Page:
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What colour is your breast-stroke? People with synaesthesia experience odd sensations that make it seem as though their neural wires are crossed. A certain word might always come served with the same particular taste, or a letter or numeral might reliably evoke the same particular colour. But an emerging view among experts is that synaesthesia is grounded in concepts, not crossed senses. By this account, it’s certain ideas, regardless of which sense perceives them, that trigger a particular concurrent experience. The latest evidence for this comes from Danko Nikolic and his colleagues at the Max-Planck Institute for Brain Research. They’ve documented two synaesthetes, HT and UJ, who experience different swimming strokes, whether performing them, watching them or merely thinking about them, as always being a certain colour. HT and UJ, both now aged 24, began swimming competitively at an early age, and the sport continues to be an important part of their lives. The first test that Nikolic’s team performed was to present the pair with four black and white close-up photos of different swimming strokes and have them say which colour the strokes triggered using a book of 5500 colour shades. This was repeated four weeks later for HT and three weeks later for UJ. Three nonsynaesthete control participants, all swimmers, were recruited for comparison. They similarly reported which colours the photos made them think of and they repeated the exercise after just a two-week gap. The clear finding was that the difference from the first test to the second test in the precise colours chosen for each stroke by the synaesthetes was eight times smaller than the test-retest difference shown by the controls, thus supporting the synaesthetes’ claim that different strokes always provoke the same colours. Next the researchers administered a version of the Stroop test: the synaesthetes and controls were presented with the same swimming In the July issue of Cortex stroke photos as before, but this time they were shown with different coloured tones, for example in blue or yellow. The participants’ task was to name the colour. If certain swimming strokes really do evoke particular colours for the synaesthetes then their colour naming ought to have been affected by the precise stroke/colour pairing on any given trial, such that you’d expect them to be quicker if the photo’s colour matched the colour evoked by the stroke shown in the image. That’s exactly what was found – UJ, for example, was 101ms slower when naming incongruent colours versus congruent ones. No such effect was observed for two control participants. According to the classic view of synaesthesia as cross-wiring between senses, you’d think that swimming-style synaesthesia would require the act of swimming (via proprioception) to evoke a concurrent experience, but this study suggested it was enough to merely activate the concept of the different swim strokes by looking at pictures. This is consonant with past research showing, for example, that letter/number-colour synaesthesia can be triggered merely by imagining the necessary letter or number. Other research has documented synaeshetic experiences devoid of any particular sensory element, including so-called time-unit-space synaesthesia, in which units of time are experienced as existing in particular locations relative to the body. ‘Hence, the original name of the presently investigated phenomenon syn + aesthesia (Greek for union of senses) may turn out to be misleading in respect of its true nature,’ the researchers said. ‘The term ideaesthesia (Greek for sensing concepts) may describe the phenomenon much more accurately.’ For more detailed discussion of how, when and why synaesthetic triggers and concurrent experiences are acquired, it’s worth checking out the full article (tinyurl.com/5sykudw).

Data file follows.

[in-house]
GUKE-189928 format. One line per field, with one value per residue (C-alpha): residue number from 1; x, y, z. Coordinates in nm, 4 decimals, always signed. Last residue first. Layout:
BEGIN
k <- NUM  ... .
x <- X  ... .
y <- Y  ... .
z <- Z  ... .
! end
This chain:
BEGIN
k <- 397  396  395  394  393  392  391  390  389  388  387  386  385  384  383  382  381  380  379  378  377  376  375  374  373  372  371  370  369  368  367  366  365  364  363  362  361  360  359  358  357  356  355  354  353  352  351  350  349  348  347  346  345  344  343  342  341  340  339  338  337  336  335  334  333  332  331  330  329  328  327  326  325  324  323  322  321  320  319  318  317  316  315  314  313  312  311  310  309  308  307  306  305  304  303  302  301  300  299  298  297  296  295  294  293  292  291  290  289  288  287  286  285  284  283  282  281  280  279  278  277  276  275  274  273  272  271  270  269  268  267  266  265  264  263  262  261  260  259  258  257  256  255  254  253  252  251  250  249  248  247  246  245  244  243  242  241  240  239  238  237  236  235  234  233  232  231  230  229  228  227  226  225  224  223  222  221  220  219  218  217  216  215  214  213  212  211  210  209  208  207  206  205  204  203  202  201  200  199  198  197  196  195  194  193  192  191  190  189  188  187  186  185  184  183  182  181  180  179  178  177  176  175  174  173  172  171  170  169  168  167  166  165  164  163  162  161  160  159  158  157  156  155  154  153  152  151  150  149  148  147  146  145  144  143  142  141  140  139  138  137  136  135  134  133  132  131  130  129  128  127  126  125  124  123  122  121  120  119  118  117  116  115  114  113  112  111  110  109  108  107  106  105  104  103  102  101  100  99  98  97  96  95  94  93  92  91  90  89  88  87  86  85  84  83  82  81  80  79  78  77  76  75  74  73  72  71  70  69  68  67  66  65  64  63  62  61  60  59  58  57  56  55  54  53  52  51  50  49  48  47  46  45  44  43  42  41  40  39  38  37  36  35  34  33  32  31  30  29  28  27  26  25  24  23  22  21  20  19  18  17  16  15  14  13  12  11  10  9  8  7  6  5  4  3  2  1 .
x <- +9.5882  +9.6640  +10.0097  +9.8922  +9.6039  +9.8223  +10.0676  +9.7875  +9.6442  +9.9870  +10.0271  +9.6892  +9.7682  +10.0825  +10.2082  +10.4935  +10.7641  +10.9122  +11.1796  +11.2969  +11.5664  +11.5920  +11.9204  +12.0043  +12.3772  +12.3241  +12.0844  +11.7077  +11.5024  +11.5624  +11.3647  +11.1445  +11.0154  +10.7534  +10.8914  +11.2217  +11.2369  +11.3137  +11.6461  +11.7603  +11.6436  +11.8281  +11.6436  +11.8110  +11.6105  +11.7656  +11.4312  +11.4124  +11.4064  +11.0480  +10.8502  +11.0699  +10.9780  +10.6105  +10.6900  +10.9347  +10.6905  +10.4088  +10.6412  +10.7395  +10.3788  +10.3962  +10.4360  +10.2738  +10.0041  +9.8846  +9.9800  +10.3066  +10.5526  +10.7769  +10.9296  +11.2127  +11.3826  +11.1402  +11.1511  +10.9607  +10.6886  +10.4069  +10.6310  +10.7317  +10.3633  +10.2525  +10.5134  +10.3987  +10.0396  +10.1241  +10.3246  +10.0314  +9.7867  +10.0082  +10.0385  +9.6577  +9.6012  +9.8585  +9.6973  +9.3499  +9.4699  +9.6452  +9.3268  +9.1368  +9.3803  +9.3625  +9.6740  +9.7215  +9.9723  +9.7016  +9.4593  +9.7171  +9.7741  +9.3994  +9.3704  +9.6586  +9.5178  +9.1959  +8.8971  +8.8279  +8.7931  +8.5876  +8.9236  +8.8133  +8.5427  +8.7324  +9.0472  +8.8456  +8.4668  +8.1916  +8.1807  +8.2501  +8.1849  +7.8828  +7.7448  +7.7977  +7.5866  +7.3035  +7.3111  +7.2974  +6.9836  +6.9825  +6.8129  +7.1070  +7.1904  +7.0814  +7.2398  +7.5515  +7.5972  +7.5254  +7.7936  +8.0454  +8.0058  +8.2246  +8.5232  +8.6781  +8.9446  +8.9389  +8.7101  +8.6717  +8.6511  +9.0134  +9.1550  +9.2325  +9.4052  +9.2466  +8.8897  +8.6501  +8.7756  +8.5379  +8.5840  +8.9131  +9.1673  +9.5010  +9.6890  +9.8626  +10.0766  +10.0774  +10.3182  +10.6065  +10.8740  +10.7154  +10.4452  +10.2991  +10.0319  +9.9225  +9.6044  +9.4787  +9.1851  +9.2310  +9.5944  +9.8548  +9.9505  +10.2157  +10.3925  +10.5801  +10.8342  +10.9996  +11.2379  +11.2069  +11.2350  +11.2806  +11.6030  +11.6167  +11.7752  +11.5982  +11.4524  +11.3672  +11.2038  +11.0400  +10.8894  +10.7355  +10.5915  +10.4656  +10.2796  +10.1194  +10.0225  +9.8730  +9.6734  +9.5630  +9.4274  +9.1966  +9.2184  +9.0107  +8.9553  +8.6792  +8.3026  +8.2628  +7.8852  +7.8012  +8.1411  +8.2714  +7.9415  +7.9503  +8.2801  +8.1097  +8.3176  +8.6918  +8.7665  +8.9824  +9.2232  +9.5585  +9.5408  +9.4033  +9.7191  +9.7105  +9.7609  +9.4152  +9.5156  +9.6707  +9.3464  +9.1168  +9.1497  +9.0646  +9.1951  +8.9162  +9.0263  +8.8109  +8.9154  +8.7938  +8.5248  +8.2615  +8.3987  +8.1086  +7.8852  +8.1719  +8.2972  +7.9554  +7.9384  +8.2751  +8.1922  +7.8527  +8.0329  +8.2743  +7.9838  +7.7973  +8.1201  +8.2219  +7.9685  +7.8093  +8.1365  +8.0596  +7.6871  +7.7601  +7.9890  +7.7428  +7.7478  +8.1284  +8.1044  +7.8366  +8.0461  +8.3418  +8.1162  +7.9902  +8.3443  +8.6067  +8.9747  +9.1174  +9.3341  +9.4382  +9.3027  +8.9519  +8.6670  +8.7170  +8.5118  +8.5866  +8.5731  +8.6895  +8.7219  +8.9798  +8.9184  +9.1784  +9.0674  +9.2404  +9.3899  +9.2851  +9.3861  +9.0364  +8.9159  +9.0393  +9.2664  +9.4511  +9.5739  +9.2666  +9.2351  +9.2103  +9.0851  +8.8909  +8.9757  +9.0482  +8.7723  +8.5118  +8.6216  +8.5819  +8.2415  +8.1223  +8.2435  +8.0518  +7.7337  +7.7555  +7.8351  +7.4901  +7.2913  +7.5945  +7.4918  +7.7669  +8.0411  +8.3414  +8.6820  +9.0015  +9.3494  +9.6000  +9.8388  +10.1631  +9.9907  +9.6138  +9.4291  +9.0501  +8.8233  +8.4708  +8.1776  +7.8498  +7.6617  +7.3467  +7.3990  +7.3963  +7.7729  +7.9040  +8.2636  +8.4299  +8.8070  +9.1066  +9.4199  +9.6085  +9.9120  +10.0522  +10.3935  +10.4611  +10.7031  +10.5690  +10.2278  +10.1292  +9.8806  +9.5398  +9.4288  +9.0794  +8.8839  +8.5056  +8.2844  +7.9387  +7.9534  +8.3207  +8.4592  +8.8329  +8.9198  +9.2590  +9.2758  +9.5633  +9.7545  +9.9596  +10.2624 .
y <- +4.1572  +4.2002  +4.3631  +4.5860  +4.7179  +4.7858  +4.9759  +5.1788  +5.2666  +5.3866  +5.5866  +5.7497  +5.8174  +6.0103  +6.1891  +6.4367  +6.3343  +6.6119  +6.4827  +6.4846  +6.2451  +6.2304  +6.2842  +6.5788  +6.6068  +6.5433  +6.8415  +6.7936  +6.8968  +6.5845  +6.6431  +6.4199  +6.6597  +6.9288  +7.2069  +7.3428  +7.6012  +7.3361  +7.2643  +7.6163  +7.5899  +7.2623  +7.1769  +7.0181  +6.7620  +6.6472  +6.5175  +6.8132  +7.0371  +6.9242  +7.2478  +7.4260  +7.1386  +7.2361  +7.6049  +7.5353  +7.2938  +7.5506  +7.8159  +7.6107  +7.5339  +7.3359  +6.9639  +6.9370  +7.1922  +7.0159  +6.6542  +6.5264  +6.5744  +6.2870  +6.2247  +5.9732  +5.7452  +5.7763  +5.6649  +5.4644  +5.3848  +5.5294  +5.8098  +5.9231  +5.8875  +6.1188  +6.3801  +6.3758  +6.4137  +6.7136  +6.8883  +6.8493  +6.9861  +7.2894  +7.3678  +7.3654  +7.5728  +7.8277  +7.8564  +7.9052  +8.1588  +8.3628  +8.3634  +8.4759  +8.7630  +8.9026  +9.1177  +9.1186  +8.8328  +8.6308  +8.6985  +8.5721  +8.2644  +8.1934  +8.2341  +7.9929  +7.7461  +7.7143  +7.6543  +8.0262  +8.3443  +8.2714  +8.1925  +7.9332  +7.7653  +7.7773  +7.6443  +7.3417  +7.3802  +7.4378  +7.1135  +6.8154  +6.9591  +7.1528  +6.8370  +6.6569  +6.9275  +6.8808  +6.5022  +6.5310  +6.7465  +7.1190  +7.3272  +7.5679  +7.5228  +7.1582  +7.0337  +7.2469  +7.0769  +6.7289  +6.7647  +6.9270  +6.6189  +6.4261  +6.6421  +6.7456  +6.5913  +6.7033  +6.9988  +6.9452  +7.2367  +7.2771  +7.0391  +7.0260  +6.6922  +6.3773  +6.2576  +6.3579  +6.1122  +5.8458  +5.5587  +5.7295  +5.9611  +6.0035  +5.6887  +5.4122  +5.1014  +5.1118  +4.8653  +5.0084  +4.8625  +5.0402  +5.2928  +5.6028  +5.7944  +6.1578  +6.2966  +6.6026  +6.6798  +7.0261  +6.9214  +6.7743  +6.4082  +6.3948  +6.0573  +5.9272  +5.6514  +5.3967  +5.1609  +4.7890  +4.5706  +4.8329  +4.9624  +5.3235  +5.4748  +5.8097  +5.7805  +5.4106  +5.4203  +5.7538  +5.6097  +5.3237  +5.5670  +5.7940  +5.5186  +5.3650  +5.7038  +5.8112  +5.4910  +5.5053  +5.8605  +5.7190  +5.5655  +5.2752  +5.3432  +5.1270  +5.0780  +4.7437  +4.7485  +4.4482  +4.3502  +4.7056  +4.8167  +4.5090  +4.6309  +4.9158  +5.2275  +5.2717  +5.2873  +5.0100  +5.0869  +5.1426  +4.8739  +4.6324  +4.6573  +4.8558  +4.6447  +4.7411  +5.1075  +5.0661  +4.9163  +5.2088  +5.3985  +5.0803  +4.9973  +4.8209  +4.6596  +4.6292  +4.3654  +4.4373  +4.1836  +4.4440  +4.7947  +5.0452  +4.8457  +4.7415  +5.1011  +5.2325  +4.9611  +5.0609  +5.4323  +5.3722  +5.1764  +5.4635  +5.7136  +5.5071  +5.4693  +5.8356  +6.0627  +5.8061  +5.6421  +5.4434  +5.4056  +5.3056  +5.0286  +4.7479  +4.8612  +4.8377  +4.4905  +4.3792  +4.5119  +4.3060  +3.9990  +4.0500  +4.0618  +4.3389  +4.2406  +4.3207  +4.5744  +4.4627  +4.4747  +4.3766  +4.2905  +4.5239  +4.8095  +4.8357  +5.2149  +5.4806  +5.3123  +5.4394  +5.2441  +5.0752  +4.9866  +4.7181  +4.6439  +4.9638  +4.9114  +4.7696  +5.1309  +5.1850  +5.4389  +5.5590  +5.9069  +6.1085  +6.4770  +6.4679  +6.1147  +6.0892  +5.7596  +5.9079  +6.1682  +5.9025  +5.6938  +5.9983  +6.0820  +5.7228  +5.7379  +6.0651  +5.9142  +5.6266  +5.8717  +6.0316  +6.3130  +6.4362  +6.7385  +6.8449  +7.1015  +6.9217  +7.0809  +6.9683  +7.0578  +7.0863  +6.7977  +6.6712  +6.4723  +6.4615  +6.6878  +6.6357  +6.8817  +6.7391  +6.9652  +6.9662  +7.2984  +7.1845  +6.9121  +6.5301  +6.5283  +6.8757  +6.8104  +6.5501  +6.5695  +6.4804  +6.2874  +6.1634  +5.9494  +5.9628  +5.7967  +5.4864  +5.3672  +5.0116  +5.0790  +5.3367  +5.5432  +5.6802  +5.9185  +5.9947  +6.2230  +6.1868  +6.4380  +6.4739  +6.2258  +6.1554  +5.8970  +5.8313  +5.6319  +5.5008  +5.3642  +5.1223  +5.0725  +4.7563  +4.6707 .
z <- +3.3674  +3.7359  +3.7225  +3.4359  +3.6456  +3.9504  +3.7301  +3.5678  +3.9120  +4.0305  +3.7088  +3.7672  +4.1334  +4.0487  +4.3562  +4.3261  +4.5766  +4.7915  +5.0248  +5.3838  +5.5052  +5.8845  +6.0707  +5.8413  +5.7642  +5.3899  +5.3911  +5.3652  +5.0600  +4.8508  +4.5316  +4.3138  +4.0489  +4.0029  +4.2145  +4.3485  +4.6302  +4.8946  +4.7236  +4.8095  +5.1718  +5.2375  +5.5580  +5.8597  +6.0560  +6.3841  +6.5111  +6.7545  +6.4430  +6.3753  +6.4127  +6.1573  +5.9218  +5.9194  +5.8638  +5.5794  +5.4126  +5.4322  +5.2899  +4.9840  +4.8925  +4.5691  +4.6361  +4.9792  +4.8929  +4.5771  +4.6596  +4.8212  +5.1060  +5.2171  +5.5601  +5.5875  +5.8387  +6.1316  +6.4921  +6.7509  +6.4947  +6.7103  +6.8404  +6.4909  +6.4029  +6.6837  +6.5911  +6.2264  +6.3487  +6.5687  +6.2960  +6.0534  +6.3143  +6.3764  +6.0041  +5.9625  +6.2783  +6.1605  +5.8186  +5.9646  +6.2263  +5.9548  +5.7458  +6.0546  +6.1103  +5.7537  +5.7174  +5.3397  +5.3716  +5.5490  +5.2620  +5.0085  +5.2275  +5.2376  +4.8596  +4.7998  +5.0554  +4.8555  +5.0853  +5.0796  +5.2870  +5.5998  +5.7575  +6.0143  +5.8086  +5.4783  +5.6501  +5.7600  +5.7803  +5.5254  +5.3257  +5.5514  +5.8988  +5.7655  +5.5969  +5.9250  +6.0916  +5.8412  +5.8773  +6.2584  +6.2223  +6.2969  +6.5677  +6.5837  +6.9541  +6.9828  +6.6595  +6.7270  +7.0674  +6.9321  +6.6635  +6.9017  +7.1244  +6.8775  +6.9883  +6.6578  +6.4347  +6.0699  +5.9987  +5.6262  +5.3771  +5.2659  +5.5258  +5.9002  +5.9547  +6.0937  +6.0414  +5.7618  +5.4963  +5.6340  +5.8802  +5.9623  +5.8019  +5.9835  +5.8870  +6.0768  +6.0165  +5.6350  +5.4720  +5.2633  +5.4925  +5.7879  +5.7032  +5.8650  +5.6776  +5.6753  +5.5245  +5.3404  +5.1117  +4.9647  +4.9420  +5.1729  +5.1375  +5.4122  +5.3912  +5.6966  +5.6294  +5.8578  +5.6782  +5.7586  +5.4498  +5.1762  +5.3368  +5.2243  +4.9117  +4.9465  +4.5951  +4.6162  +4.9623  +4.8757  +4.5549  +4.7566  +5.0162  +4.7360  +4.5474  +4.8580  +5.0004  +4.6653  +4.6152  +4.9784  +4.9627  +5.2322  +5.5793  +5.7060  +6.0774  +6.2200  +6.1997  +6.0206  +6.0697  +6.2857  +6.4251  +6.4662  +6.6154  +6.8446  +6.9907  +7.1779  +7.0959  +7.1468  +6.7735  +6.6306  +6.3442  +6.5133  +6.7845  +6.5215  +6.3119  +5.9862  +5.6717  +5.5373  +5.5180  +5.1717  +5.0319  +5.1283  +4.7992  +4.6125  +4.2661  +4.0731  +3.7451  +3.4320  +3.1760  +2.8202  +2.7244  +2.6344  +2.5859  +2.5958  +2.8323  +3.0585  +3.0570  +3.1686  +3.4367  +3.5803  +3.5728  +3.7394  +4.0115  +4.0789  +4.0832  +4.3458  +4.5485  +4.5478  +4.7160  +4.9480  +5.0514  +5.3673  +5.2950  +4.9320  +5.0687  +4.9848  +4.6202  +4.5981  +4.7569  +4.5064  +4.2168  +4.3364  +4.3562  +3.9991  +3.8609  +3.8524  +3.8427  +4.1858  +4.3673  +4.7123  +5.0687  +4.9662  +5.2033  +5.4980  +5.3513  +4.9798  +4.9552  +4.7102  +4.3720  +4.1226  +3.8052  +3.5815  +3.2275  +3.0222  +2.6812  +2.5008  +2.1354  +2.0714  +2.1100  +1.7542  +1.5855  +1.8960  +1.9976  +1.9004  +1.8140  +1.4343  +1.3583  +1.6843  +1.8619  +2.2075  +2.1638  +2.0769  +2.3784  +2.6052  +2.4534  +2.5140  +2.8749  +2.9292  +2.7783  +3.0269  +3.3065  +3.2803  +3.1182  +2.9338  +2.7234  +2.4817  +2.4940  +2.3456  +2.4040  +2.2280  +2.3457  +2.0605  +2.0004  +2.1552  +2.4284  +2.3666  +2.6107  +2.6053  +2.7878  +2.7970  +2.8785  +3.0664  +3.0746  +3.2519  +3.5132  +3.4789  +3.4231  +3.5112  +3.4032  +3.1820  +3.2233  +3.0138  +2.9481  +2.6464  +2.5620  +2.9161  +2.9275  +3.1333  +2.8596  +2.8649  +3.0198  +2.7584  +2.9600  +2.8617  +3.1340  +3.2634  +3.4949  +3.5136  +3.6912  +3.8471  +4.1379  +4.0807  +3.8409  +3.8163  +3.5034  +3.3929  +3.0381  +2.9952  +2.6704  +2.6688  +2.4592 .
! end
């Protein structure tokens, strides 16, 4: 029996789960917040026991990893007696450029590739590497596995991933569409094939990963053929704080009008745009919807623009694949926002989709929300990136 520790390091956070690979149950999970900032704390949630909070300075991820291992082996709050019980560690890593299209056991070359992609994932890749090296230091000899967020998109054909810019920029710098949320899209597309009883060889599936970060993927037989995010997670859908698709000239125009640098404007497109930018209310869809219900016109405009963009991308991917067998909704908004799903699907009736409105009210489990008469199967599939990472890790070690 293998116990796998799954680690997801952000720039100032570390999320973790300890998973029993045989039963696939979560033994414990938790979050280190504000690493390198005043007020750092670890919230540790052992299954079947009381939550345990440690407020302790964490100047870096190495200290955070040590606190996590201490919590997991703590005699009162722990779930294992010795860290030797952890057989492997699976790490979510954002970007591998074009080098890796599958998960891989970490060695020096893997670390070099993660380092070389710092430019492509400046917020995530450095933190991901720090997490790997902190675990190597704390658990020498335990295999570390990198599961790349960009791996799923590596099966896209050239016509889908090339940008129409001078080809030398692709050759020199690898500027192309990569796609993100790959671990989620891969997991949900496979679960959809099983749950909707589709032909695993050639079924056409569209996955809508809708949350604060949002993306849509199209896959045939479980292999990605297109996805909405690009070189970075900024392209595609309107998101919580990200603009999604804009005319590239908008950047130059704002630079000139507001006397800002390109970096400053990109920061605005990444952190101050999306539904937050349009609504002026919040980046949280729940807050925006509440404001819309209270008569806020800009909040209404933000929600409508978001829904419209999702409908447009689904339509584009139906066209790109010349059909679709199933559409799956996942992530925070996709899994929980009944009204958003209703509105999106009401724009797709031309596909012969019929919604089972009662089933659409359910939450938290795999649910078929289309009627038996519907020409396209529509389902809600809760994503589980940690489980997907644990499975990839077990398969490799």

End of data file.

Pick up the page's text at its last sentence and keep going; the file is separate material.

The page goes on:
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Feeling lonely? – Have a bath In the May issue of Emotion Wallowing in the bath, immersed in soothing warm water, the benefits are more than sensuous, they’re social too. That’s according to John Bargh and Idit Shalev, researchers at Yale University, whose new research shows that physical warmth can compensate for social isolation. Indeed, their study suggests that people subconsciously self-comfort against loneliness through the use of warm baths and showers. Among 51 undergrads, those who reported being more lonely also tended to bath or shower more often, to do so for longer and with warmer water. Overall, 33.5 per cent of the variation in these measures was accounted for by loneliness. A similar result was found for a community sample. Perhaps lonely people simply have more time to take baths because they go out less, but the association with preferring warmer water is harder to explain away. A second study confirmed the causal role that physical temperature can play in people’s sense of social warmth. Students conducted what they thought was a product test of a small therapeutic pack, which was either warm or cold. Those who evaluated the cold pack, holding it in their palm, subsequently reported feeling more lonely than those who tested a warm version of the pack. What about a direct test of the therapeutic benefit of physical warmth? Another study had students recall a time